After rough start, Turner has paid dividends for San Diego

Among the many letters that appeared in the San Diego Union-Tribune after the Chargers' stunning playoff victory over Indianapolis last week was one from a reader in La Jolla, Calif., that began like this: "Where does the line form to apologize to Norv Turner for (criticizing him for) his early-season miscues?"

Turner deserves all of the apologies he can get, but it isn't only because of the massive amounts of criticism directed his way for the Chargers' 1-3 start. Turner-bashing has been a favorite pastime of fans and media alike since the moment the Chargers named him their head coach last February.

Part of the reason was their outrage over the team's decision to fire Marty Schottenheimer on the heels of a 14-2 finish and one-and-done postseason. Part of the reason was Turner's dreadful record as a head coach at two previous stops, Washington (50-60-1, from 1994-2000) and Oakland (9-23, from 2004-05).

After the Chargers' 28-24 win over the Colts, a lot of people had to feel foolish, regardless of whether they would admit as much publicly. I'm guessing some of those people were in Qualcomm Stadium after the Chargers dropped to 1-3 with a 30-16 loss to Kansas City. They were the ones chanting, "Marty! Marty! Marty!"

It wasn't merely a case of an underdog knocking off the defending Super Bowl champions on the road. It was the fact the Chargers won the sort of game for which coaching deservedly gets a great deal of credit. Knee injuries caused their star running back, LaDainian Tomlinson, and starting quarterback, Philip Rivers, to miss substantial parts of the Colts game, while a dislocated toe suffered in the wild-card round limited the contributions of their all-world tight end, Antonio Gates. Backup quarterback Billy Volek led the drive to the winning points against Indianapolis, while the defense twice stopped Peyton Manning in the final five minutes.

Adapt and adjust. Accomplish more with less. That's what good head coaches do.

Turner is a good head coach.

He has guided San Diego to 10 wins in its last 12 regular-season games and all the way to the AFC Championship Game for the first time since 1994 (when they beat Pittsburgh on the road before losing to San Francisco in the Super Bowl). He also has led them to their first playoff victories since then.

This remarkable journey to redemption figures to come to an abrupt end on Sunday, when the Chargers face the New England Patriots. Even if it does, Turner's first season in San Diego will still have to be viewed as a rousing success.

Raising Rivers

He delivered on a promise he made to the Chargers' brass during his interview: Rivers would become a better quarterback under his tutelage.

From Turner, that shouldn't have been considered a bold declaration. Improving quarterbacks has always been his forte. You could knock his record in the top job, but there was no questioning Turner's skill when it came to working with passers. He did a superb job with Alex Smith when he was San Francisco's offensive coordinator, the post he vacated when San Diego came calling. Another of his former pupils is Troy Aikman, with whom Turner worked during the two Super Bowl-winning seasons he spent running Dallas' offense.

Rivers' progress was far from immediate. He struggled through the first half of the season, and the Chargers struggled right along with him. As Rivers became more comfortable with Turner's guidance, his performance stabilized and he began to show greater consistency. He still has room for development, but showed plenty by throwing three touchdown passes against Indianapolis before leaving the game with a knee injury.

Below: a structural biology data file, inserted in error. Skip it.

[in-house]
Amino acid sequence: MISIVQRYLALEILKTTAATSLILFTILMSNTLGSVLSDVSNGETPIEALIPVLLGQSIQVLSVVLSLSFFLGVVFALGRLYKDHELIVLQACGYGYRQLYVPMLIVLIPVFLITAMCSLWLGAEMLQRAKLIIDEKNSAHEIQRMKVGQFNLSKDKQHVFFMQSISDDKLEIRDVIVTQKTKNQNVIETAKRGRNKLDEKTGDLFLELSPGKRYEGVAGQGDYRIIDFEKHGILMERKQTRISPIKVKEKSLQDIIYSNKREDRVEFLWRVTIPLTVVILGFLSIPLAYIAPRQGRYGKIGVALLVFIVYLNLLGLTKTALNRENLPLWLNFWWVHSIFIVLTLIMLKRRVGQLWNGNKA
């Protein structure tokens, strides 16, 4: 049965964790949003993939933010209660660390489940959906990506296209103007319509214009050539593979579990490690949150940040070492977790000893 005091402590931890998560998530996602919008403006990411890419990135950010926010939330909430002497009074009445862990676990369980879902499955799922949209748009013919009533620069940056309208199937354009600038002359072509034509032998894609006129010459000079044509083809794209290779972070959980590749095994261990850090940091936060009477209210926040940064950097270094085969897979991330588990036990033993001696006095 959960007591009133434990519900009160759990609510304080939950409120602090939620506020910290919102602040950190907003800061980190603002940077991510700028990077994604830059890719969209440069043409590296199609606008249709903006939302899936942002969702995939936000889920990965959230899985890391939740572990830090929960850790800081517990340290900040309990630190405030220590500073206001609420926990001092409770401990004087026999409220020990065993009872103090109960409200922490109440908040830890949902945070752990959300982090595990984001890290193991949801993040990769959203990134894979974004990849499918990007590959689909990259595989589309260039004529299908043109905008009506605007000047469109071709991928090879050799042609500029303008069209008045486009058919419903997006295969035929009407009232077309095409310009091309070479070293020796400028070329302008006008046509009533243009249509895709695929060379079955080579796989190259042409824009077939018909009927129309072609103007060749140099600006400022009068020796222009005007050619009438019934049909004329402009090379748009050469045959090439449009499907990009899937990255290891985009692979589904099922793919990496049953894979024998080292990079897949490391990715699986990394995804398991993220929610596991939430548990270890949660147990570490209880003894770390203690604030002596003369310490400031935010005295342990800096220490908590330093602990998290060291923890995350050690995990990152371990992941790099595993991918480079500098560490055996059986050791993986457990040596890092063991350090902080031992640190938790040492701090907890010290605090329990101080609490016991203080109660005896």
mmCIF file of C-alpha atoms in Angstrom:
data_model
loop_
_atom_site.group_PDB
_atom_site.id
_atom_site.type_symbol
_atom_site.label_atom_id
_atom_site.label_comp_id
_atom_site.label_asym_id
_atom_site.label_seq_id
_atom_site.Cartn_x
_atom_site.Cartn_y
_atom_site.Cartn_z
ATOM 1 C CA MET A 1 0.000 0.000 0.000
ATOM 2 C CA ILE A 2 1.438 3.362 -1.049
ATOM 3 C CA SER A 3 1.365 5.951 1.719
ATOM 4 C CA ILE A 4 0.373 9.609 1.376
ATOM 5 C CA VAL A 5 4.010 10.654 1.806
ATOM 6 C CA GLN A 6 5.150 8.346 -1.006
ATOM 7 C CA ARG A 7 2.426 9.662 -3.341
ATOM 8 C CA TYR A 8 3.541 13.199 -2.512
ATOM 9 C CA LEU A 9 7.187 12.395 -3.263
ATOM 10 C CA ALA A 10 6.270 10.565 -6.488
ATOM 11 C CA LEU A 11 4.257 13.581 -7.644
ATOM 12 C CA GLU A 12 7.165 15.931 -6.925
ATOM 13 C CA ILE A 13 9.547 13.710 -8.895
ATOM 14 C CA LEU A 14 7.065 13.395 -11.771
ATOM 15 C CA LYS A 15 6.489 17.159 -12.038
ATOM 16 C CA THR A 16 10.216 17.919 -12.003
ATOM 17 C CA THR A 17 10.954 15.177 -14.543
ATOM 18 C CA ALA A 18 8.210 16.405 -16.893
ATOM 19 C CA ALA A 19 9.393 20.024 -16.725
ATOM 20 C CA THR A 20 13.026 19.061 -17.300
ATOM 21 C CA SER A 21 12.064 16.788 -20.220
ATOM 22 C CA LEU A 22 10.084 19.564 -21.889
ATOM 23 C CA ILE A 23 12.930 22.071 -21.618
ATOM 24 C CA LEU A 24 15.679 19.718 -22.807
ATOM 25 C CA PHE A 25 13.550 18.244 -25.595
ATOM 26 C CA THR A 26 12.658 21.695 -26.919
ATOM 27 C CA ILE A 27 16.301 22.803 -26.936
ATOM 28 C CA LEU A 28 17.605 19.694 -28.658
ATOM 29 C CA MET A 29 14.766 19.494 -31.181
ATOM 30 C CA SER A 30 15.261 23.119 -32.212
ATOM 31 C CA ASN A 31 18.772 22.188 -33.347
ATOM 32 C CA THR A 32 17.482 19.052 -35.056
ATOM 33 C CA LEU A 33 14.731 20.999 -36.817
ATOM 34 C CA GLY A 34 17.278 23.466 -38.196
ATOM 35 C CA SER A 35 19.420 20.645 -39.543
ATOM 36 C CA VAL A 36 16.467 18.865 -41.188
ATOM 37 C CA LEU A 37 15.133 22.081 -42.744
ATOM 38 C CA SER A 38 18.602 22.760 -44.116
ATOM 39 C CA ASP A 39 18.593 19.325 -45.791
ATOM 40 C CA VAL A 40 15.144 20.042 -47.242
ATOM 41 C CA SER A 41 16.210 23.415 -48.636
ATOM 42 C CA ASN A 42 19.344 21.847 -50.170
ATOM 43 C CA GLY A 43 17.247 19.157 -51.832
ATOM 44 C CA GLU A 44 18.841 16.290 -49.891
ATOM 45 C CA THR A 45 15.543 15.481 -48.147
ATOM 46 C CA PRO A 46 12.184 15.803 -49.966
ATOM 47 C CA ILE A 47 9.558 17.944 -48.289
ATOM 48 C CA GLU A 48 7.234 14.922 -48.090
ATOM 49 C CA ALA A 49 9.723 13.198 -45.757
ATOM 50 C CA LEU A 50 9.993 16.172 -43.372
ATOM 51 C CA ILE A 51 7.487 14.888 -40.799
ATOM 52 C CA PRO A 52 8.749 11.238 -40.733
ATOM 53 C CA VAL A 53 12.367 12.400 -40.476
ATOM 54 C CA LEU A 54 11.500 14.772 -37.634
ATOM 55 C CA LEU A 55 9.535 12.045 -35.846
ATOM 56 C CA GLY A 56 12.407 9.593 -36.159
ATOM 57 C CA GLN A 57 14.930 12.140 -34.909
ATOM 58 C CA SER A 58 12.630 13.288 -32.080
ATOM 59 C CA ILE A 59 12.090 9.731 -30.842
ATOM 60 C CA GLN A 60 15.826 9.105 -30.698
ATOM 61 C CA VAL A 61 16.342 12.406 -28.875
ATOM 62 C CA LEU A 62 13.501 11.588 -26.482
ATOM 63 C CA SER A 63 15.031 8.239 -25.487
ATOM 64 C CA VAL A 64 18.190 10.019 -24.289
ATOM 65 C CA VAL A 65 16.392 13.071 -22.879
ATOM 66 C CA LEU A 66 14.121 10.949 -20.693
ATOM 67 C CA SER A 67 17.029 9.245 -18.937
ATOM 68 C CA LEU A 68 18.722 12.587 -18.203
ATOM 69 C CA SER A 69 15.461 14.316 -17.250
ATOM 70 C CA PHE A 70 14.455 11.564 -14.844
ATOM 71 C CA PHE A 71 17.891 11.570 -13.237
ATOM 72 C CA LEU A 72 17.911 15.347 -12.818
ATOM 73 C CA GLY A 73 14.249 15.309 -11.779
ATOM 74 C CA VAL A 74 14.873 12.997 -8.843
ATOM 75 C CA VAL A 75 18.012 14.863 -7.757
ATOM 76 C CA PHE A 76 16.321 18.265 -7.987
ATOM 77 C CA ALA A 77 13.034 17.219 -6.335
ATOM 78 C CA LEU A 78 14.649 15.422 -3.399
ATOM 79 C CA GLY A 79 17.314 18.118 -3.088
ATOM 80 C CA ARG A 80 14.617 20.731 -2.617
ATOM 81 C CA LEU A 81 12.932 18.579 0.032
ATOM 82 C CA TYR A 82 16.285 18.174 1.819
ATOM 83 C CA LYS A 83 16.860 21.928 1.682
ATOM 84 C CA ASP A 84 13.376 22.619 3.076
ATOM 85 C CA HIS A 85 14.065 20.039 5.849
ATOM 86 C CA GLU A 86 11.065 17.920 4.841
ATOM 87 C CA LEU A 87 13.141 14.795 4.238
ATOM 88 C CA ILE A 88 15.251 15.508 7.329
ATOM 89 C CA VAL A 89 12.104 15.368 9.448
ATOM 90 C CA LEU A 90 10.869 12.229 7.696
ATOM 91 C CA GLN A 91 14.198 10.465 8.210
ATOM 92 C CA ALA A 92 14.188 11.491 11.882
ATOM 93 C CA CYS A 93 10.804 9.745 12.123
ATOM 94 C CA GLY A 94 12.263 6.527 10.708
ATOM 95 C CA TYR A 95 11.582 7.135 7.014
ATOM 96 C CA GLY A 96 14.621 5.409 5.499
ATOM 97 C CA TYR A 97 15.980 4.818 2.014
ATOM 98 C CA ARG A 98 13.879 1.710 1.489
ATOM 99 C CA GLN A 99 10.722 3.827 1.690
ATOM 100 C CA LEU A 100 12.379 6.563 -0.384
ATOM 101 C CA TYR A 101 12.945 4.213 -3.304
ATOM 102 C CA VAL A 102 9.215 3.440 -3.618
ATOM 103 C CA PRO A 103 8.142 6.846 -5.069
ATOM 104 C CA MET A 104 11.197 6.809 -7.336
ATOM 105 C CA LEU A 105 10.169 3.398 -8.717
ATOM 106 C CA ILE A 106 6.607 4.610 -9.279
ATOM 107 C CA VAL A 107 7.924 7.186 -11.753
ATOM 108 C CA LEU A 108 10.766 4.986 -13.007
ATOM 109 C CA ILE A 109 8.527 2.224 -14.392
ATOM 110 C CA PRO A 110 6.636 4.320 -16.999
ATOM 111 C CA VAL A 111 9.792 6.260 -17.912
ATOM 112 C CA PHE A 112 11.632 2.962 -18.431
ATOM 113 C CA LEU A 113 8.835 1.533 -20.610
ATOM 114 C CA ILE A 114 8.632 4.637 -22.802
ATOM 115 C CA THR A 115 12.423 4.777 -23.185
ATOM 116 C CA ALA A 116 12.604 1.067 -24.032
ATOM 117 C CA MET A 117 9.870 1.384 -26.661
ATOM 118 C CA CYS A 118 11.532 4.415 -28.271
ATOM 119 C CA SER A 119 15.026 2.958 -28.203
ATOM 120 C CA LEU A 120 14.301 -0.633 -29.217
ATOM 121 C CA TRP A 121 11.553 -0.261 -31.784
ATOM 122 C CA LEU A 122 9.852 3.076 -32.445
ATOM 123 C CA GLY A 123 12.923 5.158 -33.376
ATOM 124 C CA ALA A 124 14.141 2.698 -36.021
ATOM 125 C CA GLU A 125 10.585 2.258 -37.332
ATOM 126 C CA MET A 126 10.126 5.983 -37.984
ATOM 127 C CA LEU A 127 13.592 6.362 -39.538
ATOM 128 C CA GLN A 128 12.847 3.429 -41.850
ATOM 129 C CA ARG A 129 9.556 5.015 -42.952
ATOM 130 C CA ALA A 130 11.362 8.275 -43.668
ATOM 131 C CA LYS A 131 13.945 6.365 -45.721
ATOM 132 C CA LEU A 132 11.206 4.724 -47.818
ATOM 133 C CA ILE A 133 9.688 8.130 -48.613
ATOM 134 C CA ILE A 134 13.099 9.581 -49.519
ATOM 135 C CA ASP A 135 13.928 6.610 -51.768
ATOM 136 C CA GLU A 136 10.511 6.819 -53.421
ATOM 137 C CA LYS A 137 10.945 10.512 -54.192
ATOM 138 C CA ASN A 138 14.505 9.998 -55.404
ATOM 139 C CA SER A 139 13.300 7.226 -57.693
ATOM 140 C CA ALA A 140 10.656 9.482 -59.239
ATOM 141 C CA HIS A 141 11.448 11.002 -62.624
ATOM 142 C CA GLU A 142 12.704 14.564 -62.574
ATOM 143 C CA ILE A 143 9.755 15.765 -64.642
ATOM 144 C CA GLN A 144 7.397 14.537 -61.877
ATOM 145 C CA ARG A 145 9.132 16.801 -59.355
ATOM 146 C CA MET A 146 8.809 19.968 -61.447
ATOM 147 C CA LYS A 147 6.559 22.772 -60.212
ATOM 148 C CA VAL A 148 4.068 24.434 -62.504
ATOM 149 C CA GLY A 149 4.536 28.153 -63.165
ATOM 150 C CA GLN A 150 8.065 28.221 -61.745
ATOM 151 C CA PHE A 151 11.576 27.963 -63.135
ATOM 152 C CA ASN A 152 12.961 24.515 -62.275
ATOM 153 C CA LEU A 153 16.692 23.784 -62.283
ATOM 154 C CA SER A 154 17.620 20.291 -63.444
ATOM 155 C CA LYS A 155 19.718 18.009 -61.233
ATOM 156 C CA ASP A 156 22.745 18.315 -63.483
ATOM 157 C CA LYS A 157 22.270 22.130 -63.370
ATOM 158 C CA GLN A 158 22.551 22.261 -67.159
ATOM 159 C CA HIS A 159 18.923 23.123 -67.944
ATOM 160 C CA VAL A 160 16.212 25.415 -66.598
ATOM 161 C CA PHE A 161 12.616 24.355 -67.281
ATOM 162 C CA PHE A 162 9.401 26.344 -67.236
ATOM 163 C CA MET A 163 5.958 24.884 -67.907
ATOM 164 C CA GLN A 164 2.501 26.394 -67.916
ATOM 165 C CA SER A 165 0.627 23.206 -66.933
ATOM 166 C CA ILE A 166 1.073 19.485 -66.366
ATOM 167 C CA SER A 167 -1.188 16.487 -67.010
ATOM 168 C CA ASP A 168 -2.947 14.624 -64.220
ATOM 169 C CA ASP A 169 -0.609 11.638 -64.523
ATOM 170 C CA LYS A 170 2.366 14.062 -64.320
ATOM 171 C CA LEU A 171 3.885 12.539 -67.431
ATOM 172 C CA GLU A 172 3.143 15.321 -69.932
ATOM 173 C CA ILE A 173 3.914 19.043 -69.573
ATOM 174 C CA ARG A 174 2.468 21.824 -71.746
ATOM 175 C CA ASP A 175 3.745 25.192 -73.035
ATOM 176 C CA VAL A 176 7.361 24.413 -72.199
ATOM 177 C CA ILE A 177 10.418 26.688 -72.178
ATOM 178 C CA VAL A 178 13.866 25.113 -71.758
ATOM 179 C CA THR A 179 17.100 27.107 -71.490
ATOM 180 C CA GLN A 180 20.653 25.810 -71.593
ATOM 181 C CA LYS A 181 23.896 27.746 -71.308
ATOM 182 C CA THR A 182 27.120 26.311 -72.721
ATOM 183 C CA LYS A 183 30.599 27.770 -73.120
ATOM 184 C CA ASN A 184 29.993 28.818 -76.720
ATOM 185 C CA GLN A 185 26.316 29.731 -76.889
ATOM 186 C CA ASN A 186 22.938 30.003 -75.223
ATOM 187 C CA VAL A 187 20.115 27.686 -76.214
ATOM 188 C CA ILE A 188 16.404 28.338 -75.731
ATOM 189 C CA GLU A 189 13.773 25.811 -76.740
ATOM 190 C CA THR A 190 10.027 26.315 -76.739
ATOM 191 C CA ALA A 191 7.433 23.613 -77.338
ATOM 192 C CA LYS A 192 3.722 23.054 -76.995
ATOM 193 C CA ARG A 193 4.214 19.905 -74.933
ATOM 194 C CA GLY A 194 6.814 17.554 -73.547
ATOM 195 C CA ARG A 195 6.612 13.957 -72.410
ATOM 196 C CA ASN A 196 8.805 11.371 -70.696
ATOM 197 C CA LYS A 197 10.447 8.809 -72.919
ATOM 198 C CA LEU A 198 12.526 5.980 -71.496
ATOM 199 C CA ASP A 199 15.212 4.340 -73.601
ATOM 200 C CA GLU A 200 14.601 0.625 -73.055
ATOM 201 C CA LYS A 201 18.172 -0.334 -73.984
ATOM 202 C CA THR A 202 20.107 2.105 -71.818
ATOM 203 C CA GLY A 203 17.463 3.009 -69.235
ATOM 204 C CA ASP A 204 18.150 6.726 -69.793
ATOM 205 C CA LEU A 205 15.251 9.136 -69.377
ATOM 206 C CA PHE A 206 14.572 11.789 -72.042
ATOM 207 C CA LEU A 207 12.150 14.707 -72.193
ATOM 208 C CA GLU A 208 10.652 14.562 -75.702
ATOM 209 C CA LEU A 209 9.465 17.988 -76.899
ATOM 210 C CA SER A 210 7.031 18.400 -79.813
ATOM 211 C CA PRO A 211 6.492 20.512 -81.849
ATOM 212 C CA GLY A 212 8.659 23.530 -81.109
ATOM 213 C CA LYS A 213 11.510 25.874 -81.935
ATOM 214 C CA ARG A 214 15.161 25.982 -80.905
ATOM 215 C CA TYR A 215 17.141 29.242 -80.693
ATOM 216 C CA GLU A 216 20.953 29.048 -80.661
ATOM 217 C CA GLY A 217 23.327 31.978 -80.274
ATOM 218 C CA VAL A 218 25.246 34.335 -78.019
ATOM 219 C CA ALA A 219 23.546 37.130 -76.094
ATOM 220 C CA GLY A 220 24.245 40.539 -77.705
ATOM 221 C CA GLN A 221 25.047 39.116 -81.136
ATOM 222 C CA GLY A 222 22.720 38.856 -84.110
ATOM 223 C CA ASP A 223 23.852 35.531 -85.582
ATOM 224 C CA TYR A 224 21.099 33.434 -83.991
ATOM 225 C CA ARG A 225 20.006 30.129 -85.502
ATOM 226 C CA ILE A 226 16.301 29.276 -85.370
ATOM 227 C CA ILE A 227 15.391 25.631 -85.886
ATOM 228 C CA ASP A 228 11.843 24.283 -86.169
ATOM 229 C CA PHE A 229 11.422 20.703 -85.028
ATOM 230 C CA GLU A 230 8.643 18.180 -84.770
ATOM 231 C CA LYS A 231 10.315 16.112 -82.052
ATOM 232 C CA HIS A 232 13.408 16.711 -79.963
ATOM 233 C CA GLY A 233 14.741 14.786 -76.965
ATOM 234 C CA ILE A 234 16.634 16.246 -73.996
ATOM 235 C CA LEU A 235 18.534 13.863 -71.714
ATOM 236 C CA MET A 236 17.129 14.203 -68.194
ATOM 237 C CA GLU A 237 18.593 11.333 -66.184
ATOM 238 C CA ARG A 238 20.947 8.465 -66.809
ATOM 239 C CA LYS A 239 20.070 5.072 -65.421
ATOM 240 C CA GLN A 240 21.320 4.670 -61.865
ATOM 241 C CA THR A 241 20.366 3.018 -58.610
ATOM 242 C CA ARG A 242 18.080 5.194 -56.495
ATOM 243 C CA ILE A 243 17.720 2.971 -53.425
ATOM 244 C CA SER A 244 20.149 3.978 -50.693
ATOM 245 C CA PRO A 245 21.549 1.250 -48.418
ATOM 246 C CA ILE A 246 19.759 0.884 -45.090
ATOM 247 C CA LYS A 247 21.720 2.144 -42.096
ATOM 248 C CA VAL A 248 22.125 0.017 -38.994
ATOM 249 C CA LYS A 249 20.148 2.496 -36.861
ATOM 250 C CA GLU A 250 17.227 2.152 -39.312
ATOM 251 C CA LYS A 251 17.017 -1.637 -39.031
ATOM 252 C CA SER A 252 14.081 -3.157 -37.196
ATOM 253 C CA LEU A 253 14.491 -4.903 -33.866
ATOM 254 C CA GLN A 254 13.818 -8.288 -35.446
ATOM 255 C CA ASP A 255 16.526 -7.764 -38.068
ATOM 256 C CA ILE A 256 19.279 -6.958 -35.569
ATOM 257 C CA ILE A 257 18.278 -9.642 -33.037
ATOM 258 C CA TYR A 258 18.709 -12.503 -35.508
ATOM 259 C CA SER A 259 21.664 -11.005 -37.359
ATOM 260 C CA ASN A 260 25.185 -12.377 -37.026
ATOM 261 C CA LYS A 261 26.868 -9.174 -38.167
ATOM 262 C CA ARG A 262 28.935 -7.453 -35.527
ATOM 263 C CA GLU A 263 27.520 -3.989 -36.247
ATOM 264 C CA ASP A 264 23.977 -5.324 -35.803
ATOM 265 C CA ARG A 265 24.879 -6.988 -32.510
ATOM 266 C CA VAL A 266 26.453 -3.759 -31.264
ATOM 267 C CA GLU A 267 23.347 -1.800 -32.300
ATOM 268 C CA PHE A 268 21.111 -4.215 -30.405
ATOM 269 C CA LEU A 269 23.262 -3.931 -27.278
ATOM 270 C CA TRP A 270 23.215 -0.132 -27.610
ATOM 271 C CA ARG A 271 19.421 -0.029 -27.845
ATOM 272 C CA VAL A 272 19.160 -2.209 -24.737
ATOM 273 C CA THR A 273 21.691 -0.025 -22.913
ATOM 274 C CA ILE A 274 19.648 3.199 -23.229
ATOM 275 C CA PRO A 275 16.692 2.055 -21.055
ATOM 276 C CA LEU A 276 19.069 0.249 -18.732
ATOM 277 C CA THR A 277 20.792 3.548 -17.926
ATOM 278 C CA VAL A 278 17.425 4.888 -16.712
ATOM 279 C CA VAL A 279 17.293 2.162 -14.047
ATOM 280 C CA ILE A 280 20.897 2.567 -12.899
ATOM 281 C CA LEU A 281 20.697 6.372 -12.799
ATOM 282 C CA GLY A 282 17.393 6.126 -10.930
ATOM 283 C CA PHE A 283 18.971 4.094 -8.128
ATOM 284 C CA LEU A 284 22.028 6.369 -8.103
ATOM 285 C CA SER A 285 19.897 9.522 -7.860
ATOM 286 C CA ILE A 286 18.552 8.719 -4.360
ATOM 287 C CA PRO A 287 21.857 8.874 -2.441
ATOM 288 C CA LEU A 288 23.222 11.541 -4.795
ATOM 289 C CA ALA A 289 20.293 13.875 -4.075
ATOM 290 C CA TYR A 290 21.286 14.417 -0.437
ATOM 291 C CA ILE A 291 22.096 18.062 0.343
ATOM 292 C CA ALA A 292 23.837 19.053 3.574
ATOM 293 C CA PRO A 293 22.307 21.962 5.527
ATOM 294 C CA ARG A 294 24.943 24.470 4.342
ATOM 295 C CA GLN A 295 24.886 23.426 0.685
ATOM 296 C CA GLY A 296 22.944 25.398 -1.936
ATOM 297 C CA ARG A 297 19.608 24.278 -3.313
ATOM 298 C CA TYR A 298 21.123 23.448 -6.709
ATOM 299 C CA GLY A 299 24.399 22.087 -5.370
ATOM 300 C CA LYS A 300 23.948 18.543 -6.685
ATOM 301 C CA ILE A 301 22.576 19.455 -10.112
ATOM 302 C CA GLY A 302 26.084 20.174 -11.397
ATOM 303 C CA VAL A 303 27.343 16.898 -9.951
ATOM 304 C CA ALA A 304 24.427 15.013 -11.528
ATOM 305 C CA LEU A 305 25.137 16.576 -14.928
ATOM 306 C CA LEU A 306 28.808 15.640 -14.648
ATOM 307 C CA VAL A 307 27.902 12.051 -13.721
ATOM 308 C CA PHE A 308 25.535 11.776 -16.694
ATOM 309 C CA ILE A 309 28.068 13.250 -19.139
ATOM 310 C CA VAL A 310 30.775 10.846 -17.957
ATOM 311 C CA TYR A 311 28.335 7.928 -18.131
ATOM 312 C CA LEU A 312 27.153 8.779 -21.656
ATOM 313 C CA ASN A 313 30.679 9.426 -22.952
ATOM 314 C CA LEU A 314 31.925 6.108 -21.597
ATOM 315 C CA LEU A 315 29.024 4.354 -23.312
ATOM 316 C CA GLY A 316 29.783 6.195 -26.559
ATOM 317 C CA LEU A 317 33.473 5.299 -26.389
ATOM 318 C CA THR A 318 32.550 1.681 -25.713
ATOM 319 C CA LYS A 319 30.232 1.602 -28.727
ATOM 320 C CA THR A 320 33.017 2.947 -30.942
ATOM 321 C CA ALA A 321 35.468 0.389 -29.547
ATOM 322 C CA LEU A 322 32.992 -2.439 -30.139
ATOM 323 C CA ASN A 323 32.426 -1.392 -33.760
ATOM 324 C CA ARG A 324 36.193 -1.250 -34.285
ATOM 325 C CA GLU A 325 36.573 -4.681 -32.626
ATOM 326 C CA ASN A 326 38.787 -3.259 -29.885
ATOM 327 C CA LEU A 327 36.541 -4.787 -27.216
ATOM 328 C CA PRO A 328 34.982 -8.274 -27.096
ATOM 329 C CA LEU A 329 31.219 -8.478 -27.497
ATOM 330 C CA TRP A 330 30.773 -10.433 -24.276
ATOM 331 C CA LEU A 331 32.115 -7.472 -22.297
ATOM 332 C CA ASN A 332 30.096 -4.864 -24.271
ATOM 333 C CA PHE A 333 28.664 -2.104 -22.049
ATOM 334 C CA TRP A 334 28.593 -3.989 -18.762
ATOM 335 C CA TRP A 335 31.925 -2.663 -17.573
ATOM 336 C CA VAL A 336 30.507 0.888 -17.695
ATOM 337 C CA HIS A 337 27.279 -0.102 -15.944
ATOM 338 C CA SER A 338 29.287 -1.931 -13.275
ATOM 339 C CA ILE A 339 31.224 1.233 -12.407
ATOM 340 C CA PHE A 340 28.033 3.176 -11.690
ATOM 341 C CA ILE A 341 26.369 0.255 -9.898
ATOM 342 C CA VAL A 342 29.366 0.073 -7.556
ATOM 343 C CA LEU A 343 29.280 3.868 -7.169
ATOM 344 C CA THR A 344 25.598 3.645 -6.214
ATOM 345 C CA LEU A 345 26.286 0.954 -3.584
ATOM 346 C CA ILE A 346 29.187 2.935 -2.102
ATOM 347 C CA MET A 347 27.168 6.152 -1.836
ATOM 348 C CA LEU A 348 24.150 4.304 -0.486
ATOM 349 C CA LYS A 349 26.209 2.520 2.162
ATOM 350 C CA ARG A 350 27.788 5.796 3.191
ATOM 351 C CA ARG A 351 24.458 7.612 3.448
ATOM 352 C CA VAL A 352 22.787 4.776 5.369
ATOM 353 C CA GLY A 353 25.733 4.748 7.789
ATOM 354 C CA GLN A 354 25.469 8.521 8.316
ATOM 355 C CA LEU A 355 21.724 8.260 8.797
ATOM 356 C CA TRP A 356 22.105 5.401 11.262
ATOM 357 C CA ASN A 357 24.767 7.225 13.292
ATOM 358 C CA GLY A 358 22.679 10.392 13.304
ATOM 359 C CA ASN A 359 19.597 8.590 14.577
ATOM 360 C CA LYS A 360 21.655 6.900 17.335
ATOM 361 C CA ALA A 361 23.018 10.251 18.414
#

Another problem for the Chargers earlier in the season was the players' transition from Schottenheimer's ultra-serious, ultra-intense approach to the more relaxed atmosphere Turner created with his easy-going demeanor.

At first, some players didn't quite know what to make of him. They saw an absent-minded professor so preoccupied with the Xs and Os in his head that he sometimes seemed unaware of his surroundings. He didn't give the fire-and-brimstone speeches that were Schottenheimer's trademark. He talked numbers and he made jokes.

"It took me a while," linebacker Shawne Merriman said. "I think it was probably easier for the offensive guys. Me, being a defensive guy, I kind of get rowdy and get up for a game and yell and scream and everything else, and Norv wasn't like that. He'll talk to you and he'll talk numbers: 'If you take the ball away this many times, you'll win the game. If you do this, or plus-two on the turnover ratio, you should win the game.' I'm waiting to hear him tell me to get up and run through that wall over there, and it never happened."

Eventually, Merriman and other Charger players got used to Turner's style. It wasn't Schottenheimer's way, but it wasn't the wrong way.

Just different.

"He seems to never get uptight," Tomlinson said of Turner. "Sometimes leading up to a big game, coaches get uptight. Players may do the same thing because of the coach. Norv always seems to say something to lighten everybody up. He makes everybody take a deep breath and say, 'You know what? We'll be fine.'"

That came in handy as Tomlinson and Rivers made early exits from the divisional-round game against the Colts … as Gates was hobbling around on a sore toe … as the Chargers' defense was trying to preserve the outcome.

Turner's ability to keep everyone loose again figures to be vital to the Chargers' fortunes on Sunday. When facing a 17-0 team, it helps to have someone convey the message, "We'll be fine."

Even if that isn't truly the case.

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